Madhya Pradesh Approves Law Against Cow Vigilantism

The state proposed a jail term of six months to three years and a fine of Rs 25,000-50,000 for those who found engaging in cow vigilantism.

New Delhi: The Madhya Pradesh cabinet on Wednesday approved changes to a law to make cow vigilantism a punishable offence. The state proposed a jail term ranging from six months to three years for those who engage in violence against anyone charged under the anti-cow slaughter act.

The state chief minister Kamal Nath’s cabinet has cleared an amendment to the anti-cow slaughter law passed by the previous BJP government to include the above provision as well as a fine ranging from Rs 25,000 to Rs 50,000.

According to a report in the Indian Express, additional chief secretary of animal husbandry Manoj Shrivastava said the punishment will increase to a minimum one year and maximum five years if a mob is involved in the violence. In the case of repeat offenders, the jail term will be doubled.

The amendment will also include a provision to punish those who damage property of those charged under the anti-cow slaughter law and punishment of a jail term of one to three years for those who abet cow vigilantism.

Once the legislation is brought in the state assembly’s monsoon session starting July 8, Madhya Pradesh would become the first state in the country to legislate against cow vigilantism.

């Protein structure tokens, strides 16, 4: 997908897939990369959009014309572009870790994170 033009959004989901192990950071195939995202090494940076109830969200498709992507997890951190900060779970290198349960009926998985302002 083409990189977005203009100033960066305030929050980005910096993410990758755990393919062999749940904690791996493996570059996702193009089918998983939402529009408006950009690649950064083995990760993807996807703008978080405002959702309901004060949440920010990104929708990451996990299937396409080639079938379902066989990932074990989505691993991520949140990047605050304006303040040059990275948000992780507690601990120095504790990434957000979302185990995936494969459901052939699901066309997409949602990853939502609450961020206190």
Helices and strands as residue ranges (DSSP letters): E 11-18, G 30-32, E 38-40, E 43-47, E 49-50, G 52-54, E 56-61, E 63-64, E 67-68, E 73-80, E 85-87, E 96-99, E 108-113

The amendment to the anti-cow slaughter law comes a month after three Muslim youth, including a woman, were beaten by gau rakshaks over rumours of carrying beef in Seoni, Madhya Pradesh.

Also read: How the Congress Is Normalising Soft-Hindutva in Madhya Pradesh

In February 2019, the newly-elected Congress government in Madhya Pradesh had slapped the stringent National Security Act (NSA) against three men accused of killing a cow at Khandwa.

In July 2018, the Supreme Court had condemned incidents of lynchings across the country as “horrendous acts of mobocracy” and had directed the parliament to enact a new law to punish those participating in such incidents.

The bench, headed by Chief Justice Dipak Misra, had also asked the legislature to consider enacting a new penal provision to deal with offences of mob violence and provide deterrent punishment to such offenders.

Subsequently, in September 2018, the Supreme Court sought reports from several states indicating their compliance of its July 17 verdict. The apex court also sought the Centre’s response on compliance of the court’s directive to run an awareness campaign on television, radio and electronic and print media against mob lynching and cow vigilantism.